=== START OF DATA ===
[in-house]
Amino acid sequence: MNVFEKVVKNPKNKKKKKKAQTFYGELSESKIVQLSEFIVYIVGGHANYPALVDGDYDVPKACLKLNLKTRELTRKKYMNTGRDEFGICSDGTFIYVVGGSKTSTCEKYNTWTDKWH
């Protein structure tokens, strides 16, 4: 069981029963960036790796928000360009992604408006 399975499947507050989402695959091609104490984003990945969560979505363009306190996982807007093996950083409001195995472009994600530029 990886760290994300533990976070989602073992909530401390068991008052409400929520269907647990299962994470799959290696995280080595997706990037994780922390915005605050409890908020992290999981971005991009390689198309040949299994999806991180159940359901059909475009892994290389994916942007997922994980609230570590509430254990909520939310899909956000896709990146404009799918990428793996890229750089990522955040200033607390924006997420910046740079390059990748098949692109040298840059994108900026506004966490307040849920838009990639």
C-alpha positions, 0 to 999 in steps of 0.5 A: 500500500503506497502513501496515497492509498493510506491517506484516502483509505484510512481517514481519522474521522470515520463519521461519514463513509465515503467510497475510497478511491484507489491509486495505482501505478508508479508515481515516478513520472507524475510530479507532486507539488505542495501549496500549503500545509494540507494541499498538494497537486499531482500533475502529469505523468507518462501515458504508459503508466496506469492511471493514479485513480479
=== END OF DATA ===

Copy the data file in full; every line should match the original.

[in-house]
Amino acid sequence: MNVFEKVVKNPKNKKKKKKAQTFYGELSESKIVQLSEFIVYIVGGHANYPALVDGDYDVPKACLKLNLKTRELTRKKYMNTGRDEFGICSDGTFIYVVGGSKTSTCEKYNTWTDKWH
């Protein structure tokens, strides 16, 4: 069981029963960036790796928000360009992604408006 399975499947507050989402695959091609104490984003990945969560979505363009306190996982807007093996950083409001195995472009994600530029 990886760290994300533990976070989602073992909530401390068991008052409400929520269907647990299962994470799959290696995280080595997706990037994780922390915005605050409890908020992290999981971005991009390689198309040949299994999806991180159940359901059909475009892994290389994916942007997922994980609230570590509430254990909520939310899909956000896709990146404009799918990428793996890229750089990522955040200033607390924006997420910046740079390059990748098949692109040298840059994108900026506004966490307040849920838009990639």
C-alpha positions, 0 to 999 in steps of 0.5 A: 500500500503506497502513501496515497492509498493510506491517506484516502483509505484510512481517514481519522474521522470515520463519521461519514463513509465515503467510497475510497478511491484507489491509486495505482501505478508508479508515481515516478513520472507524475510530479507532486507539488505542495501549496500549503500545509494540507494541499498538494497537486499531482500533475502529469505523468507518462501515458504508459503508466496506469492511471493514479485513480479